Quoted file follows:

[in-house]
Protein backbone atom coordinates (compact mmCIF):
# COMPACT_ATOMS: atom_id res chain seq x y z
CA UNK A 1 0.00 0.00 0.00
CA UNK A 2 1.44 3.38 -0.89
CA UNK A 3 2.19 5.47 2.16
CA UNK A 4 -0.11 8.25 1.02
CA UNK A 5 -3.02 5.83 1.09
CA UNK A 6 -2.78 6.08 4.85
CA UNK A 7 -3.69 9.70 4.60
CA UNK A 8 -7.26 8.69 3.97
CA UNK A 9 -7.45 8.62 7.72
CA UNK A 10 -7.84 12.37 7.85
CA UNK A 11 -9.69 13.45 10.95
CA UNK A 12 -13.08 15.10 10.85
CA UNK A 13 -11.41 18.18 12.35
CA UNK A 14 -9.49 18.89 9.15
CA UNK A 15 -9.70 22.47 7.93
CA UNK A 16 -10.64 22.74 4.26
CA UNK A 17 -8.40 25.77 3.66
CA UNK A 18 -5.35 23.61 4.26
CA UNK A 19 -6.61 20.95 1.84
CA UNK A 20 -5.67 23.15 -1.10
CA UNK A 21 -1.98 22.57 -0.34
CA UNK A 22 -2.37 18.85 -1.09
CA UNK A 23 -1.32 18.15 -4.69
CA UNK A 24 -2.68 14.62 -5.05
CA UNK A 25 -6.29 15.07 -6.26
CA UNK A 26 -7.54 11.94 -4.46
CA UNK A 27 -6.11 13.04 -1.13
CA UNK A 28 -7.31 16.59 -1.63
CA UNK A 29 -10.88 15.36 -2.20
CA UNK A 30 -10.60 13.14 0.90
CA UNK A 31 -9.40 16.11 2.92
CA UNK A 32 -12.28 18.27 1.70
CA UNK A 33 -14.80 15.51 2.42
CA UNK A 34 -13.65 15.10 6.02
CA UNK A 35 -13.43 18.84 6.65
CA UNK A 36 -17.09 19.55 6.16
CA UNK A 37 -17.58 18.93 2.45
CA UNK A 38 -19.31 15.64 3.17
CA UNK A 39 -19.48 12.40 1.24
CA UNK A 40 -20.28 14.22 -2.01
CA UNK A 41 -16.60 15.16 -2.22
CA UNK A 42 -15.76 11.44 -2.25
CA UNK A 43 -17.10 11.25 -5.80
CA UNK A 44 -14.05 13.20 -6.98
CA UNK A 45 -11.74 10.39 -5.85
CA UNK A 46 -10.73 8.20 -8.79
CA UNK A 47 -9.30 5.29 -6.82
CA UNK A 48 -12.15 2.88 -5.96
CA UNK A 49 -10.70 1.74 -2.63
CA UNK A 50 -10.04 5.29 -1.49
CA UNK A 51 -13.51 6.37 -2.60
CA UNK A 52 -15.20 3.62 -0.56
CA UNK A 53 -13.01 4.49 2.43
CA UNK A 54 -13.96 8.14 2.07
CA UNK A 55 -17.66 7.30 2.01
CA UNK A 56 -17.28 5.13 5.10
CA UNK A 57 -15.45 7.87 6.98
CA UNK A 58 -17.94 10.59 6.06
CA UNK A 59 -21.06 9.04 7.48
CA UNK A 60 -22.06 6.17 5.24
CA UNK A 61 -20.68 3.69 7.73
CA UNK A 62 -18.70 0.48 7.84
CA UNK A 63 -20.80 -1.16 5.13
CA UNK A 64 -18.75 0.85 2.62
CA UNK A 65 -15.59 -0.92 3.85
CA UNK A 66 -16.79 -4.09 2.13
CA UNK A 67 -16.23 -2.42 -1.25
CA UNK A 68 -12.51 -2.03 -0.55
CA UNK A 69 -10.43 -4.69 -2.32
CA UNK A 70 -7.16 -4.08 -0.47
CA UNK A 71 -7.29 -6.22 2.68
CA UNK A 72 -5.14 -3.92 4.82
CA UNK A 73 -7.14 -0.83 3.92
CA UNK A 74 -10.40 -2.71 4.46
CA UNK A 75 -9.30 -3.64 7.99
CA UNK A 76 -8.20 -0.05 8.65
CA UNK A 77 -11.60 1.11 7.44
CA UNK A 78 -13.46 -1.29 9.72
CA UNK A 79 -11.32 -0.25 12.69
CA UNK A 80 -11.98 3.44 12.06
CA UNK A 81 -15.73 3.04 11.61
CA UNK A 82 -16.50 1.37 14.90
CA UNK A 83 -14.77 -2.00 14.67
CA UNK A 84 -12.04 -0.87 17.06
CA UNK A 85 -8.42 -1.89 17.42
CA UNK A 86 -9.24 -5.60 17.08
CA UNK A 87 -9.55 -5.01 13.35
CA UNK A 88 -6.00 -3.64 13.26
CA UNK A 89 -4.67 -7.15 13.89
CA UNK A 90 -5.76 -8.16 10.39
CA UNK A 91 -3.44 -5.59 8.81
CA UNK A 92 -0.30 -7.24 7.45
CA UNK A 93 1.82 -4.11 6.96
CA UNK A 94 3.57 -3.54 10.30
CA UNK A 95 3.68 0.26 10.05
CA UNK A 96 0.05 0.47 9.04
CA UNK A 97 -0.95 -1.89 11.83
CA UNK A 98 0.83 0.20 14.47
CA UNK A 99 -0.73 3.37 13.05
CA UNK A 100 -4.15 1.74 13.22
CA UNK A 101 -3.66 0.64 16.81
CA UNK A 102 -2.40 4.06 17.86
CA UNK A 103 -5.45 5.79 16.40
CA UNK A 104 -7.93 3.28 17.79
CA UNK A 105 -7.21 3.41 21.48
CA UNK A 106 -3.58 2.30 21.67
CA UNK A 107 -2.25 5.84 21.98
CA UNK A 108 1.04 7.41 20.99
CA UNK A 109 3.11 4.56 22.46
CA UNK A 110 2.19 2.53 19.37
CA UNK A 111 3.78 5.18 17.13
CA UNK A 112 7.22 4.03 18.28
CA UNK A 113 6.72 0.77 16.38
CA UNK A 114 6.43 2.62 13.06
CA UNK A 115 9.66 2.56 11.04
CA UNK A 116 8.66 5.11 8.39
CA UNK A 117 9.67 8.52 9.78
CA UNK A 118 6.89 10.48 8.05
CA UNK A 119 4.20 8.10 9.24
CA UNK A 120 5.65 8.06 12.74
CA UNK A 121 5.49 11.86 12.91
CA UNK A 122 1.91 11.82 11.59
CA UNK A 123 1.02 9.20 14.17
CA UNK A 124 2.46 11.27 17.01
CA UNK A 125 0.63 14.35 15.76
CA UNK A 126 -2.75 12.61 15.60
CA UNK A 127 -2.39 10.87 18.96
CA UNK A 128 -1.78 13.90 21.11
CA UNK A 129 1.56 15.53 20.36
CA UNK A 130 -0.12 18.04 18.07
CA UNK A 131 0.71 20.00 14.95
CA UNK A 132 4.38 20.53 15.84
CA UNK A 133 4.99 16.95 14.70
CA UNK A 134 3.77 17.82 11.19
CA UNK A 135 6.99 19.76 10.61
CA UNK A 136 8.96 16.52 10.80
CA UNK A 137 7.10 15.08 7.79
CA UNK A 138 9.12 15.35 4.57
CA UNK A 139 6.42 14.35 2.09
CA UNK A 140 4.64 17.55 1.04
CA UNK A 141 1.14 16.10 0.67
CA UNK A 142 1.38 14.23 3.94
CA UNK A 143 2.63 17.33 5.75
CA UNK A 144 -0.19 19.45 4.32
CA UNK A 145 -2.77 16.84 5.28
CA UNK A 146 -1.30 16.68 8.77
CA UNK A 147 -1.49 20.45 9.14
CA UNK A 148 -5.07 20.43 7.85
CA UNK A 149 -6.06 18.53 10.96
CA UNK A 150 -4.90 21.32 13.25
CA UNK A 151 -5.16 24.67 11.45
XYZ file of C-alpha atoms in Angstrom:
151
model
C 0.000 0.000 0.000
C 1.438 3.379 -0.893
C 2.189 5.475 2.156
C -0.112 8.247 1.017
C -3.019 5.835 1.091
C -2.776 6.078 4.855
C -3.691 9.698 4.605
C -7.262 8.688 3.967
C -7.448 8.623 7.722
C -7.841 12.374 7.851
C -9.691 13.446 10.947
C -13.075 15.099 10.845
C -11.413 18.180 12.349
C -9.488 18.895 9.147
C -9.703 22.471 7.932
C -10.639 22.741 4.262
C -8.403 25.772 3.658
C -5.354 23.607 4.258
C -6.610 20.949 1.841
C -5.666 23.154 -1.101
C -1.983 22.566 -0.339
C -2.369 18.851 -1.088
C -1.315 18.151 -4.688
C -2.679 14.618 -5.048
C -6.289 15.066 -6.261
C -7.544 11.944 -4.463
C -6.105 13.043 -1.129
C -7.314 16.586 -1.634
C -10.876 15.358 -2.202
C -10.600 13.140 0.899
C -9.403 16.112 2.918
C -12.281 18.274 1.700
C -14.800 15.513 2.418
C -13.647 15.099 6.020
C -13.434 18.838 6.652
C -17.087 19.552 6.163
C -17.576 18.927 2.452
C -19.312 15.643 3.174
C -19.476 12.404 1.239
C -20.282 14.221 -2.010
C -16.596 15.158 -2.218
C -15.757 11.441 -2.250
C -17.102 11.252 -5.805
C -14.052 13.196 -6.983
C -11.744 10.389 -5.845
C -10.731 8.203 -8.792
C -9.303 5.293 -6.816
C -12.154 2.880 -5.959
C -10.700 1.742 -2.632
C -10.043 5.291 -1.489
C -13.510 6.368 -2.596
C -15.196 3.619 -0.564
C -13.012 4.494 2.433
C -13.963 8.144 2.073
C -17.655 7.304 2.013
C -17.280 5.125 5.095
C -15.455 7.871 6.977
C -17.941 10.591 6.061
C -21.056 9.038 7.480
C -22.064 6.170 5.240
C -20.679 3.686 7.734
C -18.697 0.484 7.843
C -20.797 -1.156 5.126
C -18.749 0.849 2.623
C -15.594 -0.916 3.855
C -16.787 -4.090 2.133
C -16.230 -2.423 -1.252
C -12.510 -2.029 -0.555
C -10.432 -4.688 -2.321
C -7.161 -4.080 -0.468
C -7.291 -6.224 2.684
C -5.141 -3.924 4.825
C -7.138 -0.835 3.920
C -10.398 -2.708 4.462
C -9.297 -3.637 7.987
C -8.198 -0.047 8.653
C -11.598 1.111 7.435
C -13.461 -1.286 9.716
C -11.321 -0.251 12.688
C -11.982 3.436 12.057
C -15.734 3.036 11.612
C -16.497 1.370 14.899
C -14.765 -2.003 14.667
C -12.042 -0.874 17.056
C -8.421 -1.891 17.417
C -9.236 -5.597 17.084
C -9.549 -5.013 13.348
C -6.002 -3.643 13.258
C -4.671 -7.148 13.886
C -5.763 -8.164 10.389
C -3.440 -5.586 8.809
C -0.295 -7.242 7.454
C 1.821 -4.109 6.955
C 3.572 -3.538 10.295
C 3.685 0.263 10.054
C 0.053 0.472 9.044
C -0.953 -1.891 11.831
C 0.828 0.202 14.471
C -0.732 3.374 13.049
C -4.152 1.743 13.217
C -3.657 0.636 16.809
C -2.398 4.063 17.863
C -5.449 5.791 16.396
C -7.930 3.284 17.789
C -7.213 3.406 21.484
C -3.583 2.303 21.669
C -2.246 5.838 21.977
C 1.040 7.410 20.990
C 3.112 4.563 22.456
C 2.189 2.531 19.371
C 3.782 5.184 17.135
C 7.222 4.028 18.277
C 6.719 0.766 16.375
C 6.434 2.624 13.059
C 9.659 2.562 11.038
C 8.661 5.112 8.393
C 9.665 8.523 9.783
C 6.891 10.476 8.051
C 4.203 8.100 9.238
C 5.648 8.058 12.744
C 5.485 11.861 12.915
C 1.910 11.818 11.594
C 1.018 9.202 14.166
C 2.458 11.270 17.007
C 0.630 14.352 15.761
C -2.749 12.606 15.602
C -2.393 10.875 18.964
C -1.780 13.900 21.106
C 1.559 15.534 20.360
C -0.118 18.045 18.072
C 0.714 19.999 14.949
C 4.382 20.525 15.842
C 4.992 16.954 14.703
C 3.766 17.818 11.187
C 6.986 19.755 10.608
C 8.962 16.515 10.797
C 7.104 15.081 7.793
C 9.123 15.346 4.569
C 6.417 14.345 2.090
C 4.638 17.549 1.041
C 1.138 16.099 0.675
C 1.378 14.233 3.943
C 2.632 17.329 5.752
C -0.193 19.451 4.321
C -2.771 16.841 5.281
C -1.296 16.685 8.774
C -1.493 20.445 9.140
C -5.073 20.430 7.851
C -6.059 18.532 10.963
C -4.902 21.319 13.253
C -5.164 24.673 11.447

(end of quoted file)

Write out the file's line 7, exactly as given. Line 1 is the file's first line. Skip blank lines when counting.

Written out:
CA UNK A 4 -0.11 8.25 1.02